In my experience, most pumpkin patches open in the center or end of September and run through Halloween, or the tip of October.
What day of the week is the perfect for visiting a pumpkin patch?
The day of the week you visit a pumpkin doesn’t matter in regard to viewing pumpkins.
Unlike with tulip blooms, rain or heat won’t change the look of the pumpkins.
Nevertheless, not all pumpkin patches are open 7 days every week so that will influence the perfect day to go to.
Also consider that weekends are at all times going to be way busier than week days so, in case you can, I highly suggest visiting tulip fields on weekdays together with your dog.
It is going to be easier to get a photograph without other visters in it.
There will even be less distractions to your dog, which implies your dog is more prone to “stay” for a photograph and be the camera (you).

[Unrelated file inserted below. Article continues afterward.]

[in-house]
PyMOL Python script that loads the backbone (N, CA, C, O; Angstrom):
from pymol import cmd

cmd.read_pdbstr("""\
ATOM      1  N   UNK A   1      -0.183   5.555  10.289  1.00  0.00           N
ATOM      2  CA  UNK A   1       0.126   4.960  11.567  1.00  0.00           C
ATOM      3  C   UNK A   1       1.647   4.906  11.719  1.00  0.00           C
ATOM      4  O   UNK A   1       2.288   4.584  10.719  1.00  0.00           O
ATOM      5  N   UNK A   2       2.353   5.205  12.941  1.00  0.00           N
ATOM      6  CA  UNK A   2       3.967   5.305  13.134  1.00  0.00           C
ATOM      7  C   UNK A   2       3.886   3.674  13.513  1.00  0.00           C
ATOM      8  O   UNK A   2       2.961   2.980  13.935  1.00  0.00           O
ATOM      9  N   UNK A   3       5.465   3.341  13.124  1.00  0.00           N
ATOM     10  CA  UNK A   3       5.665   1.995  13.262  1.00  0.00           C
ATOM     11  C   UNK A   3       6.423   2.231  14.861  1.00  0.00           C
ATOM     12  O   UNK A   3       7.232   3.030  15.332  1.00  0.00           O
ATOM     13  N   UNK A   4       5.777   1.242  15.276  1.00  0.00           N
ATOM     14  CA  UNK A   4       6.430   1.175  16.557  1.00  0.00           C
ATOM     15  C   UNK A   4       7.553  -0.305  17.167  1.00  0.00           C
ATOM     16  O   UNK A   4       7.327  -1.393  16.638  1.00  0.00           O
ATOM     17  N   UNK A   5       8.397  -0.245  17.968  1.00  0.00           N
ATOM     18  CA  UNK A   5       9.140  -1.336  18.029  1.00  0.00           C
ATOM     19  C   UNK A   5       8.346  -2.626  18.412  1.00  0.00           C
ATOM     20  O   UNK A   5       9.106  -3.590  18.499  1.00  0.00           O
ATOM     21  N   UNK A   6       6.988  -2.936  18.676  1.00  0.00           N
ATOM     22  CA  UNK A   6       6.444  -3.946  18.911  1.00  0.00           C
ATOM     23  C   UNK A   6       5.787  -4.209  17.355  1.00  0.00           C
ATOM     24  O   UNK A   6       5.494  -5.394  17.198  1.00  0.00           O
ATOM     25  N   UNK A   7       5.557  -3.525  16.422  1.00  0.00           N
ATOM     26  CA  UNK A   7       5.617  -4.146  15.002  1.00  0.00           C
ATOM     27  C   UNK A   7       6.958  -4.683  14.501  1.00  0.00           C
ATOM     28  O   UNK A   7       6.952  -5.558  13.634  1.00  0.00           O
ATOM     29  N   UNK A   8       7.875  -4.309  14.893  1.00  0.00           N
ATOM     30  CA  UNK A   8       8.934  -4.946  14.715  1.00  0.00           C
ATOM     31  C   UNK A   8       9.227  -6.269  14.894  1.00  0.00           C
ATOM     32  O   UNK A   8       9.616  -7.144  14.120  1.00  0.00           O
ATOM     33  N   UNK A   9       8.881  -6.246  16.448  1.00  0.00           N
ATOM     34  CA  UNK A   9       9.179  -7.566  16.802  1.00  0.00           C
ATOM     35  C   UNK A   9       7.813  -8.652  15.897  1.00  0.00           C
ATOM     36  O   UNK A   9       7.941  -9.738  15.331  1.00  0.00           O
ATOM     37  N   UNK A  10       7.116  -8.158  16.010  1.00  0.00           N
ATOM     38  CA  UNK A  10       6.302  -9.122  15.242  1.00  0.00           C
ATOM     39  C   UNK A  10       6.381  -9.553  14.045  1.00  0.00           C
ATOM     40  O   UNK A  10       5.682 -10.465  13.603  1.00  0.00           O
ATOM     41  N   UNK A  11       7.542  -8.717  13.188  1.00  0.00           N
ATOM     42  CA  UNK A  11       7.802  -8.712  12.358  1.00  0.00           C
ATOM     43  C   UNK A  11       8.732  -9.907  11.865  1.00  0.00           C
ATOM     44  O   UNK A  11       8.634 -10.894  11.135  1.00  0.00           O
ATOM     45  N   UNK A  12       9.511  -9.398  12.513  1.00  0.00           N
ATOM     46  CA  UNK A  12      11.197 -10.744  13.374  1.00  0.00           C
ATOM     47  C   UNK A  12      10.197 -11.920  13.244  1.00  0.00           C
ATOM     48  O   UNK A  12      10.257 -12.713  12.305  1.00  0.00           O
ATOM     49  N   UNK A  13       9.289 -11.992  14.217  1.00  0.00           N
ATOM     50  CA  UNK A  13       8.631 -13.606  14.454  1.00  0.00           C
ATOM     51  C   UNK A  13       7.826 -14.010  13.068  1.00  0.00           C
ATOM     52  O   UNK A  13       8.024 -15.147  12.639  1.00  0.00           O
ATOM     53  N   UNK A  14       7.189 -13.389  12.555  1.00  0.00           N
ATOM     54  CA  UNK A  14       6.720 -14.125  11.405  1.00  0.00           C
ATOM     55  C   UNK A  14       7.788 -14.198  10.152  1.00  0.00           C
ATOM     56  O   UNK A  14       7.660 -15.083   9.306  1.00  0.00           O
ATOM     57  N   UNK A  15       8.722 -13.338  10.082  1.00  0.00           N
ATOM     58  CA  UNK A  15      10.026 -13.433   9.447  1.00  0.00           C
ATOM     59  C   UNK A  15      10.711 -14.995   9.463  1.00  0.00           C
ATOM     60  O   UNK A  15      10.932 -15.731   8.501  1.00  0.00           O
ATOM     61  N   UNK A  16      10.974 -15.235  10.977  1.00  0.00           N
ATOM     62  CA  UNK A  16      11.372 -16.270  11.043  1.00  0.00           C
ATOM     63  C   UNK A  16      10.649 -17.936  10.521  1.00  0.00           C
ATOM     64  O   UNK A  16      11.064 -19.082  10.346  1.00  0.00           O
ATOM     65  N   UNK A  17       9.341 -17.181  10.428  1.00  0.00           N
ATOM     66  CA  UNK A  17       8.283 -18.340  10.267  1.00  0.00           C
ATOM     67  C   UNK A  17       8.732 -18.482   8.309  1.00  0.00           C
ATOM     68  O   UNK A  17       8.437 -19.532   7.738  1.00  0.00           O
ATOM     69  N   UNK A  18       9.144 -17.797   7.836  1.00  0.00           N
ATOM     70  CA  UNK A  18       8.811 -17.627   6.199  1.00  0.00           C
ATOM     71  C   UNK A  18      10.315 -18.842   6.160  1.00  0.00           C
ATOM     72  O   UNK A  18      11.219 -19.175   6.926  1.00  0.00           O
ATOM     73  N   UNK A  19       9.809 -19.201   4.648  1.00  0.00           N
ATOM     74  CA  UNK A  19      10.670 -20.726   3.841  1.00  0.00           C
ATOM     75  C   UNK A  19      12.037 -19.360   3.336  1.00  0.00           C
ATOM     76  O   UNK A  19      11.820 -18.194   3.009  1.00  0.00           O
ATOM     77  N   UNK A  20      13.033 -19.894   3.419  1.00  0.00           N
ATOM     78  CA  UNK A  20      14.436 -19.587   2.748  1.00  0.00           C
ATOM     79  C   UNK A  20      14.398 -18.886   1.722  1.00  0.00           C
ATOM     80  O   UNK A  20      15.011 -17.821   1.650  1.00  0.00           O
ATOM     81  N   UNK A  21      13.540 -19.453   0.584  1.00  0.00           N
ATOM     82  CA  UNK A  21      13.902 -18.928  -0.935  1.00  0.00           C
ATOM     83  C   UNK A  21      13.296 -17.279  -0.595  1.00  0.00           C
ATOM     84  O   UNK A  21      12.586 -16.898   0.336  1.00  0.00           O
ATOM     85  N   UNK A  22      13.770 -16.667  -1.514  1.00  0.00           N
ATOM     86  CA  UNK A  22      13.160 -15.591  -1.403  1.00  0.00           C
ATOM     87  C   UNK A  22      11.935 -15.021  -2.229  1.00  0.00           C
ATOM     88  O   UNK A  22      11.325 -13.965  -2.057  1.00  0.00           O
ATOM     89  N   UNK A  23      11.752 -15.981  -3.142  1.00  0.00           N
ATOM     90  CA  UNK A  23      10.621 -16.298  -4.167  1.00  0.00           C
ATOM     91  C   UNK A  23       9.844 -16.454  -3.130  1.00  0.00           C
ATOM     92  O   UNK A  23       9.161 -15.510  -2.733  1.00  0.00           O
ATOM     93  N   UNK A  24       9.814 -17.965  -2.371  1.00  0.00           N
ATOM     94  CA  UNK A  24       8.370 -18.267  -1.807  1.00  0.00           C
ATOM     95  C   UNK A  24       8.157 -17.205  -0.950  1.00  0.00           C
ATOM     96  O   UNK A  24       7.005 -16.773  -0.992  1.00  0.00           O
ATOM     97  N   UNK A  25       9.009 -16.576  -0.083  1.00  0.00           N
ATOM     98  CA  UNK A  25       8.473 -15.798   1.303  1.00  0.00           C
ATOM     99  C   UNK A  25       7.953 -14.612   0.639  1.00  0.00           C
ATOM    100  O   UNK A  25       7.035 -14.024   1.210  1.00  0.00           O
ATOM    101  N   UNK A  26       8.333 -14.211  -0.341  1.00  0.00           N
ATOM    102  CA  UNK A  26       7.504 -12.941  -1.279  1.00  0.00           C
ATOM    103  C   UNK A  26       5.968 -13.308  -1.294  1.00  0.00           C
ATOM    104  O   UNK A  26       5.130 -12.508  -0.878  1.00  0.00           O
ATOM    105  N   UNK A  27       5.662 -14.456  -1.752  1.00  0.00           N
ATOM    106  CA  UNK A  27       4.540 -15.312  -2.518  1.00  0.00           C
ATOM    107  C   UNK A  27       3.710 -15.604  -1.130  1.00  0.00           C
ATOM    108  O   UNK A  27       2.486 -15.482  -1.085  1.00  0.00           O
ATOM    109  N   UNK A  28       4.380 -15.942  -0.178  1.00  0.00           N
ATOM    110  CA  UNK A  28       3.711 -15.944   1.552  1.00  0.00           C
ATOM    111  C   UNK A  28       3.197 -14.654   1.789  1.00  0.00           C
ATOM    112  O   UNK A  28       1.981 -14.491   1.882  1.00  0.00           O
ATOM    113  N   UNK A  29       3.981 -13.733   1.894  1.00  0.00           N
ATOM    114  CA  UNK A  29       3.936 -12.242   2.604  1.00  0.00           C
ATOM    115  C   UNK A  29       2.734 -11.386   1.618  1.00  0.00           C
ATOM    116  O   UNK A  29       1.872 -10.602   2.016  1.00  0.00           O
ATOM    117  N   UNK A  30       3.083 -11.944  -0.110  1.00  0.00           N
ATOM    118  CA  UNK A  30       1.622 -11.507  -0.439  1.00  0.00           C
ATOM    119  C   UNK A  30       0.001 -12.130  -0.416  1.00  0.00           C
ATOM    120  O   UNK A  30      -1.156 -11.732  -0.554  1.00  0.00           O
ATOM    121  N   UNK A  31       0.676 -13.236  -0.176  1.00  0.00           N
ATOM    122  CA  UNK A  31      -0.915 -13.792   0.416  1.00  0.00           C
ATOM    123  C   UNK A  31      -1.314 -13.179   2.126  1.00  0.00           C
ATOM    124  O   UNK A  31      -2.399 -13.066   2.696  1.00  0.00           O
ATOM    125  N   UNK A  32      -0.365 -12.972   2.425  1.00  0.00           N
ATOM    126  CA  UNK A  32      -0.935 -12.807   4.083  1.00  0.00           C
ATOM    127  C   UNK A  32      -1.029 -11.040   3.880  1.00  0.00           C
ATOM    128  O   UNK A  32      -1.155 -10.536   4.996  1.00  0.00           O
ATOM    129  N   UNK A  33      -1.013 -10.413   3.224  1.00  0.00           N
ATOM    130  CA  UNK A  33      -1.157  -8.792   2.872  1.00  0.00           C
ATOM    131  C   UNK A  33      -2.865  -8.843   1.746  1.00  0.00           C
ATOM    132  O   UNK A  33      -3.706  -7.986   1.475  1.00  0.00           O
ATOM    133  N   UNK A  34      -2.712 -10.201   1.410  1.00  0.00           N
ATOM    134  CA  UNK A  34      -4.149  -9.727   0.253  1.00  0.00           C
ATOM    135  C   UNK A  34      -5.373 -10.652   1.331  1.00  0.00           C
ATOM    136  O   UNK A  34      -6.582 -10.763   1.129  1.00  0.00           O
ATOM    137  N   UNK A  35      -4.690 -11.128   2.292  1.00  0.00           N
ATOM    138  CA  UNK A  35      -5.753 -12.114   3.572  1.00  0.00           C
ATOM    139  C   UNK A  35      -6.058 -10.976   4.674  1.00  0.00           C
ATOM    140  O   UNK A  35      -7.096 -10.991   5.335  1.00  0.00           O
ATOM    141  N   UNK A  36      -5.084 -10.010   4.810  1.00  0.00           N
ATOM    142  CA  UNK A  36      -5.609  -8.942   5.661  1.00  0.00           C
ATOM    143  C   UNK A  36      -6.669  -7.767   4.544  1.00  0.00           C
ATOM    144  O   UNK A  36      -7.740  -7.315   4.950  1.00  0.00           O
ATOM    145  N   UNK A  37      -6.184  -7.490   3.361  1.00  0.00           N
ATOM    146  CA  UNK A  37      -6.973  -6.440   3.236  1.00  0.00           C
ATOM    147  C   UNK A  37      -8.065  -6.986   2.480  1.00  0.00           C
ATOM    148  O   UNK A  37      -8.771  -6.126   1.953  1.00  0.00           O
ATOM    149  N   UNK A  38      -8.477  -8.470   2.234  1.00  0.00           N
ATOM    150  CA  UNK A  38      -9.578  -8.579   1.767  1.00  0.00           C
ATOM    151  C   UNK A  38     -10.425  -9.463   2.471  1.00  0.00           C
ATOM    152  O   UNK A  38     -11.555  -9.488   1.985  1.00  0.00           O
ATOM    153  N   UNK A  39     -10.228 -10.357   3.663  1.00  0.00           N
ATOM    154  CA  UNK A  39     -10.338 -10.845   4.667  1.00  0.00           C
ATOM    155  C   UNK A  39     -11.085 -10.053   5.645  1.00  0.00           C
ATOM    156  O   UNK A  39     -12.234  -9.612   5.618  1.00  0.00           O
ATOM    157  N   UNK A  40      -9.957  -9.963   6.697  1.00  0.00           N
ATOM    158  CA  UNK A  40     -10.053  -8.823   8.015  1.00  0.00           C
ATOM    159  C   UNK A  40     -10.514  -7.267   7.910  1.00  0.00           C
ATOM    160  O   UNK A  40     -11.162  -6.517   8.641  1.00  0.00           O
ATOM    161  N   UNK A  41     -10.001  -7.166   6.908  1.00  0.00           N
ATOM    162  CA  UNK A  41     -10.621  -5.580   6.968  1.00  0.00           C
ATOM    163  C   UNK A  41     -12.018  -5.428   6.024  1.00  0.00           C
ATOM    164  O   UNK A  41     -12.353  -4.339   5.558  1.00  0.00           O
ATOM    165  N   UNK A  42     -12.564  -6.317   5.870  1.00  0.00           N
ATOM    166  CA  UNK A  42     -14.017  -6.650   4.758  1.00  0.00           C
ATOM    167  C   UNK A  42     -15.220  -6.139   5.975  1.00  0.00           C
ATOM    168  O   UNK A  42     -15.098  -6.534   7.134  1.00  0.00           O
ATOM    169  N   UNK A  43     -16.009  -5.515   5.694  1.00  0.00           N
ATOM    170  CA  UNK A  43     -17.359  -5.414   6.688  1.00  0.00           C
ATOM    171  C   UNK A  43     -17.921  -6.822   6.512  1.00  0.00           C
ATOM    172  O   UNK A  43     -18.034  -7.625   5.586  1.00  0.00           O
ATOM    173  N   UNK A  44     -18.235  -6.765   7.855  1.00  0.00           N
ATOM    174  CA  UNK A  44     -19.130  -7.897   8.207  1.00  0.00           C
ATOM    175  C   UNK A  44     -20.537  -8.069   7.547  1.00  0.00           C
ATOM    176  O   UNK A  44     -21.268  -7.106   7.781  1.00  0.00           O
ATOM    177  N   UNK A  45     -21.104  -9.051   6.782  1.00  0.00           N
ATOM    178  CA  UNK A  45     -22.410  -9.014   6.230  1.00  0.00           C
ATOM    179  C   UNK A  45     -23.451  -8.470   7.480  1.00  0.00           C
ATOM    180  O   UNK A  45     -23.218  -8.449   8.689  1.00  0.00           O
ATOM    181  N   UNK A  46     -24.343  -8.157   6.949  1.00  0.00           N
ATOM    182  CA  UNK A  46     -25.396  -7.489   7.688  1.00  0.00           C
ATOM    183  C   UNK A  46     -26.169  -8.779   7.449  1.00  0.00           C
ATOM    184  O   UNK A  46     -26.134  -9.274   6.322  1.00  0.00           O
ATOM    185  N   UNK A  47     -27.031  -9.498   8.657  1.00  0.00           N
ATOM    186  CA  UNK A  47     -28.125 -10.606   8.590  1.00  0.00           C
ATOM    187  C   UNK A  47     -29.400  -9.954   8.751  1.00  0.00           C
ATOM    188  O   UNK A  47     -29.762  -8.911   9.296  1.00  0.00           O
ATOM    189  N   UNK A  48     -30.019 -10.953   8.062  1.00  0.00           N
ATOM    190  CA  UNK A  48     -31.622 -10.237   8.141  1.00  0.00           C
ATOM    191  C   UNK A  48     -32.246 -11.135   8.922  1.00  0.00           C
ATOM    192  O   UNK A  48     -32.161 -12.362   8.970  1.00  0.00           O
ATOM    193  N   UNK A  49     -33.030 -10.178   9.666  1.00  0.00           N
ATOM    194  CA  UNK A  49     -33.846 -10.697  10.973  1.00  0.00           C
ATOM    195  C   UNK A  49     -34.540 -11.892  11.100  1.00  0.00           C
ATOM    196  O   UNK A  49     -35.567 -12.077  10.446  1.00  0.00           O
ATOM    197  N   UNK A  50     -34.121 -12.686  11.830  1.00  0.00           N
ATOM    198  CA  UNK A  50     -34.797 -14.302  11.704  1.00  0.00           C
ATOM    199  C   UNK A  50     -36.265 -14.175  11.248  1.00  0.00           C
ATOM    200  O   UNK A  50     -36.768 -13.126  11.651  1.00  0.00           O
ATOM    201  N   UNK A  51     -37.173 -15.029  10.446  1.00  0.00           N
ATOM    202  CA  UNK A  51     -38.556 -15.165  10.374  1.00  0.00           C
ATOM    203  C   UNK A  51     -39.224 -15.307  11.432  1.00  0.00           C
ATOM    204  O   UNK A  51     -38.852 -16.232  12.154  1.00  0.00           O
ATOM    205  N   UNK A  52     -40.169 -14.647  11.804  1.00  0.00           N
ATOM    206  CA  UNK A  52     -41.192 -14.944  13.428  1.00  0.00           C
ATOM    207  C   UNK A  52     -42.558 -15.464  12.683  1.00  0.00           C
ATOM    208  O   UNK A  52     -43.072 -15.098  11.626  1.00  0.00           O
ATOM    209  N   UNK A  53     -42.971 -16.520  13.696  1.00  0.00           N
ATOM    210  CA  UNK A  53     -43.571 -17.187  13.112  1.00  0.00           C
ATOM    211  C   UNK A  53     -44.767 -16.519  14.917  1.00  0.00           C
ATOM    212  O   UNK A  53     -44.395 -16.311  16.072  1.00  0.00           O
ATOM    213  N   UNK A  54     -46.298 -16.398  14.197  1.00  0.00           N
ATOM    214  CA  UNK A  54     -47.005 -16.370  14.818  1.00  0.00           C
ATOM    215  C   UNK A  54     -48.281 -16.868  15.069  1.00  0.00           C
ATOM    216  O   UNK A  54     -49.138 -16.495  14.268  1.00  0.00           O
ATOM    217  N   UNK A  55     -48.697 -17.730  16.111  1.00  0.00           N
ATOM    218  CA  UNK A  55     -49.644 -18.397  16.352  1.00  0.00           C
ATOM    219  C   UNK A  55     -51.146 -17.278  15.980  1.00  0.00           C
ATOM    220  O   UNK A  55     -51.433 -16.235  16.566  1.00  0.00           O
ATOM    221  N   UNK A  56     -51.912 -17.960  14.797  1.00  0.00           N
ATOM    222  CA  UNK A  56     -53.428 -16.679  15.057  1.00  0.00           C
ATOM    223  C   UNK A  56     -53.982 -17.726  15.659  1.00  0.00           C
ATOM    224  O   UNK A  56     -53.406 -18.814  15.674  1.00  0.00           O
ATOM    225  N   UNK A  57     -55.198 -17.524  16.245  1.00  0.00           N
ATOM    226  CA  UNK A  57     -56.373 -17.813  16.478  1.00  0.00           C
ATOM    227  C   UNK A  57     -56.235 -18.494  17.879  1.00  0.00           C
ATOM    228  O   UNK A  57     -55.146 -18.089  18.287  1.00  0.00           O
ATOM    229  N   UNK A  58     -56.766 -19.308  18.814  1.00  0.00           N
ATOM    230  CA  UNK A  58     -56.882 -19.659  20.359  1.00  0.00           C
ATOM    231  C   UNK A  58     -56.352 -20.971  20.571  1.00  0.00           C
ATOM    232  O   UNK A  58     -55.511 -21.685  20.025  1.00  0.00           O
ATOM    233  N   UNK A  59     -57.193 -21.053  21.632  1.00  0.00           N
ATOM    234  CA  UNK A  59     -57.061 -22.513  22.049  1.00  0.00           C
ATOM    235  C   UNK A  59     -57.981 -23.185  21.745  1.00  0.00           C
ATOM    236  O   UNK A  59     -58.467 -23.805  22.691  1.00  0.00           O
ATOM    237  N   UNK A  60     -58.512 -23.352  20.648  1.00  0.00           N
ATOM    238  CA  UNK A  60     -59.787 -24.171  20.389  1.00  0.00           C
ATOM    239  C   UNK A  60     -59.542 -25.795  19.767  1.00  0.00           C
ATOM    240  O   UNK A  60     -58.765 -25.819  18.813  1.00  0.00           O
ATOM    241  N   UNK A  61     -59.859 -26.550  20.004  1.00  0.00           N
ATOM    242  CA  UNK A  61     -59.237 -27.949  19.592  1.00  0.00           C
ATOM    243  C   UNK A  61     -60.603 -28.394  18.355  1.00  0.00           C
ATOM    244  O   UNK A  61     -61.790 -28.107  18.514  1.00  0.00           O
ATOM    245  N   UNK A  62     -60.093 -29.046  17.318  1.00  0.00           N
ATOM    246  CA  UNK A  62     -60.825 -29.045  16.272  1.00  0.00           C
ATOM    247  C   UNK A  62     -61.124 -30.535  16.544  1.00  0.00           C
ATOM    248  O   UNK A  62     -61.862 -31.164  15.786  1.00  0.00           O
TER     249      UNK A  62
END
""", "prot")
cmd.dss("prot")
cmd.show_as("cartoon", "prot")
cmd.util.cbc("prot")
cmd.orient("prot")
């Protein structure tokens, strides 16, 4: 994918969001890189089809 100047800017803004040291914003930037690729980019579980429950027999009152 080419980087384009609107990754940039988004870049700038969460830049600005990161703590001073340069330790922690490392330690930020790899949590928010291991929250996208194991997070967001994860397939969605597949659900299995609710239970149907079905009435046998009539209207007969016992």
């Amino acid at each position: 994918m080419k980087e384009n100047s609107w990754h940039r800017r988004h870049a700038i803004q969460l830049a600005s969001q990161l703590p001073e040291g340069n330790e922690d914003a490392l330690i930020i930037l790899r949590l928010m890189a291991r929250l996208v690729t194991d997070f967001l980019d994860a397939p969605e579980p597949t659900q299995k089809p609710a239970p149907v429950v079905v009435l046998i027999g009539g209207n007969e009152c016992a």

On the flip-side though, you might miss special events that present unique photo opportunities in case you don’t go on a weekend.
Ultimately, the “best time” is as much as you.
What time of day is the perfect for capturing the perfect photos of your dog with pumpkins?
Unlike flowers that sometimes close at night and open through the day, pumpkins look the identical irrespective of what time of day you might be viewing them.
Nevertheless, in regard to photography, there are more and fewer ideal times to capture memories.
Most photographers will agree that sunrise and sunset, when the sunshine is warmer and softer, are the perfect times of day to capture stunning photos.
Within the afternoon, when the sun is directly overhead, the daylight is harsh and might solid extreme shadows.
In case you are “lucky”, the weather will probably be overcast, but not rainy, all day.